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mathslover

  • 3 years ago

find the general solution for : \(\sin^2 \theta -2 \cos \theta + \frac{1}{4} = 0 \)

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  1. Yahoo!
    • 3 years ago
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    \[Sin^2\theta = 1-\cos^2 \theta\]

  2. Yahoo!
    • 3 years ago
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    Nw Form a Quadratic Equation...

  3. mathslover
    • 3 years ago
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    I got \(\theta = \cos^{-1} \frac{1}{2}\)

  4. mathslover
    • 3 years ago
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    theta = 60 degrees.

  5. mathslover
    • 3 years ago
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    but general solution???

  6. terenzreignz
    • 3 years ago
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    Just add 2k(360 degrees) where k is any integer, and there's your general solution :D

  7. Yahoo!
    • 3 years ago
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    \[\cos \theta =\frac{ 1 }{ 2 }\] \[Cosx=Cosy\] then \[x=(2n \Pi)\pm y\]

  8. terenzreignz
    • 3 years ago
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    wait, no, k(360 degrees) not 2k sorry

  9. calculusfunctions
    • 3 years ago
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    May I explain?

  10. mathslover
    • 3 years ago
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    Yea @calculusfunctions sir, please!

  11. Yahoo!
    • 3 years ago
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    \[x= (2n \Pi) \pm \frac{ \Pi }{ 3 }\]

  12. mathslover
    • 3 years ago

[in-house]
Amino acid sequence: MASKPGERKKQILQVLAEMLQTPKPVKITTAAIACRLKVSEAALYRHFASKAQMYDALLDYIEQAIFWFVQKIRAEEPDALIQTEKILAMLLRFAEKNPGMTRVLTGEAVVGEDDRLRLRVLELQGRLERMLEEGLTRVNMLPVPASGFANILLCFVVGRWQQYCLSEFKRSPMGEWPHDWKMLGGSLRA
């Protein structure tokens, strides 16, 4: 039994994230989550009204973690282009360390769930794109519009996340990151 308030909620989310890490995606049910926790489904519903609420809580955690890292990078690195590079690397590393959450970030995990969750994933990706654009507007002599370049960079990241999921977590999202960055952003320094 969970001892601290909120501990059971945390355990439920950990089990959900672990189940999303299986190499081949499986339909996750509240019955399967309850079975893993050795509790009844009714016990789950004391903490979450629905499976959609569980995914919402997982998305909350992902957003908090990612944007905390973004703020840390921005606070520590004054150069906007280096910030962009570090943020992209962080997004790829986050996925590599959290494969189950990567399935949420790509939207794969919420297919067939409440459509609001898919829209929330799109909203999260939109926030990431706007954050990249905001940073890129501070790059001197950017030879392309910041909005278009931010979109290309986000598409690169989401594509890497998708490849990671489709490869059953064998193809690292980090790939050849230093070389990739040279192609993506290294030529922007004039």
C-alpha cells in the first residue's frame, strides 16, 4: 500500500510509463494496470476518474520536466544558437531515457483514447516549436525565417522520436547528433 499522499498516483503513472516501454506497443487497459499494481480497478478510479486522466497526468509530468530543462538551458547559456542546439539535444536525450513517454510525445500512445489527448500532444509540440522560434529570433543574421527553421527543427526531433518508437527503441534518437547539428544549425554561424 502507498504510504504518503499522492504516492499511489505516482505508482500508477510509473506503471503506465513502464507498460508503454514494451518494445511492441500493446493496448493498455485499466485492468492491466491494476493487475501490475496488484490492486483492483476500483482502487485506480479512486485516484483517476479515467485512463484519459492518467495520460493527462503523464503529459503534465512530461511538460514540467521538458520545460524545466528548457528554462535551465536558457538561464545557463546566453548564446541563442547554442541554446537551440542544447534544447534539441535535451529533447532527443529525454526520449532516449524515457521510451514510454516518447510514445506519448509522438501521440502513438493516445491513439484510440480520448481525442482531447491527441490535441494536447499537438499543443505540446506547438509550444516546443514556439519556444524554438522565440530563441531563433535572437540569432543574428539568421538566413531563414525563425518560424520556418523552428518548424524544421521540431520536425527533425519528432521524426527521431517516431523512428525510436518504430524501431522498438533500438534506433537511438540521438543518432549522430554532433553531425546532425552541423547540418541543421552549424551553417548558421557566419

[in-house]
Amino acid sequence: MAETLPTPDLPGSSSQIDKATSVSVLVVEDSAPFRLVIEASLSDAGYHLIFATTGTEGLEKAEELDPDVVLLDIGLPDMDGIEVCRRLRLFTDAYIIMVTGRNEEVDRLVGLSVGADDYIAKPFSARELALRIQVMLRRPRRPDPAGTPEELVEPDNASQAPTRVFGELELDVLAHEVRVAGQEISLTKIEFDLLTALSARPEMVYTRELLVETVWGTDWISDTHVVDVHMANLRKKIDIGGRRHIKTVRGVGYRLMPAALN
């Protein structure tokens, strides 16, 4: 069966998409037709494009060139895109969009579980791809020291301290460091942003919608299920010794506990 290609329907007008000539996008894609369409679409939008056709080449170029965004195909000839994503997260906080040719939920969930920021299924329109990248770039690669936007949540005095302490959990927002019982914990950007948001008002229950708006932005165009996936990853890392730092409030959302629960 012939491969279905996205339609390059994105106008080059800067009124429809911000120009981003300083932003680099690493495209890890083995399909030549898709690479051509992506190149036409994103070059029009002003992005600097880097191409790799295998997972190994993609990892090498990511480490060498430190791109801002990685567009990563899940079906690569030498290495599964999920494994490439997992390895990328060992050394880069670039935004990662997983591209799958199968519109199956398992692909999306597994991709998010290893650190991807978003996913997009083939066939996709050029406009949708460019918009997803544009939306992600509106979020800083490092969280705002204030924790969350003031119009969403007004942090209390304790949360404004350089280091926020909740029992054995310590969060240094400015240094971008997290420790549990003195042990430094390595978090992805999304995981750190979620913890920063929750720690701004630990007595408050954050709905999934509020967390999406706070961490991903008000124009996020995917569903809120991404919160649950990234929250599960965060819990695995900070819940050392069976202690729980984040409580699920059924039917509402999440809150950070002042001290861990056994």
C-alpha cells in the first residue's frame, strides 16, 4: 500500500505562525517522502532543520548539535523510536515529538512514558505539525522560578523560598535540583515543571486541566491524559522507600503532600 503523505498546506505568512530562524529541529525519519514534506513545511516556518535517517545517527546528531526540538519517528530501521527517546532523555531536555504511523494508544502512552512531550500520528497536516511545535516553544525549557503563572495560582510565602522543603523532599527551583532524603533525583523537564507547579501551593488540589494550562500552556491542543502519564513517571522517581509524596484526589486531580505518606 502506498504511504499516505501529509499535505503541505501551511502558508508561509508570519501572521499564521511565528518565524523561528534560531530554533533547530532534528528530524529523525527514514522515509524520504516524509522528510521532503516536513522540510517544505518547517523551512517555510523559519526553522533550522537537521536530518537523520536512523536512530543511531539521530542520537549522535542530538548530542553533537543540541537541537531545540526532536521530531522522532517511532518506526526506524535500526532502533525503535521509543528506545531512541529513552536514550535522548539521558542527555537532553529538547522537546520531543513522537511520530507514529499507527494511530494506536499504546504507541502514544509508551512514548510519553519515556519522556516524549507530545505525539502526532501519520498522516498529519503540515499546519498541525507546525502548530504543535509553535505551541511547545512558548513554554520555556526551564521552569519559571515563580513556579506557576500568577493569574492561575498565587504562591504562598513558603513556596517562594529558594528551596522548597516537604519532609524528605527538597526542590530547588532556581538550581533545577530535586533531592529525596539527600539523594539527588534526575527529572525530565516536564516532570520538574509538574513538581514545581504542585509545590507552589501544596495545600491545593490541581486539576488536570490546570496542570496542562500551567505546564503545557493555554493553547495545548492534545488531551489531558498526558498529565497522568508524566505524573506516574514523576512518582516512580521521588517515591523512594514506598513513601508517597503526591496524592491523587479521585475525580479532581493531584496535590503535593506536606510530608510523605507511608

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    I had got this : cos theta = 1/2 , please explain after this.

  13. Yahoo!
    • 3 years ago
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    There Will be Two value For Cos x @mathslover

  14. mathslover
    • 3 years ago
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    Yes but the negative one will NOT BE ACCEPTED..

  15. mathslover
    • 3 years ago
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    as cos x can NOT BE NEGATIVE @Yahoo!

  16. Yahoo!
    • 3 years ago
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    Why min value of cos x = -1 ....

  17. terenzreignz
    • 3 years ago
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    Must x be in degrees?

  18. terenzreignz
    • 3 years ago
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    theta rather

  19. Yahoo!
    • 3 years ago
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    \[\cos 180 = -1\]

  20. calculusfunctions
    • 3 years ago
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    \[\sin ^{2}\theta -2\cos \theta +\frac{ 1 }{ 4 }=0\]First multiply the equation by the least common denominator.

  21. mathslover
    • 3 years ago
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    Wait, there will be two values for cos theta , the other one is -5/2 but -5/2 , but since the minimum value of cos theta is -1 and hence it can not be -5/2 is this what we must think abt @Yahoo! ? (sorry for my above explanation as : cos theta can never be negative as I thought that we are talking about cos(-theta) = cos theta)

  22. mathslover
    • 3 years ago
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    cos(theta) \(\ne\) -5/2

  23. Yahoo!
    • 3 years ago
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    Yup.....nw u r Correct

  24. calculusfunctions
    • 3 years ago
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    @mathslover Let me know when you're interested in learning a more efficient method.

  25. mathslover
    • 3 years ago
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    @calculusfunctions sir, thanks a lot , I think I got it now.

  26. mathslover
    • 3 years ago
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    Sorry but do you have any easier or another way?

  27. calculusfunctions
    • 3 years ago
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    Yes if you're interested.

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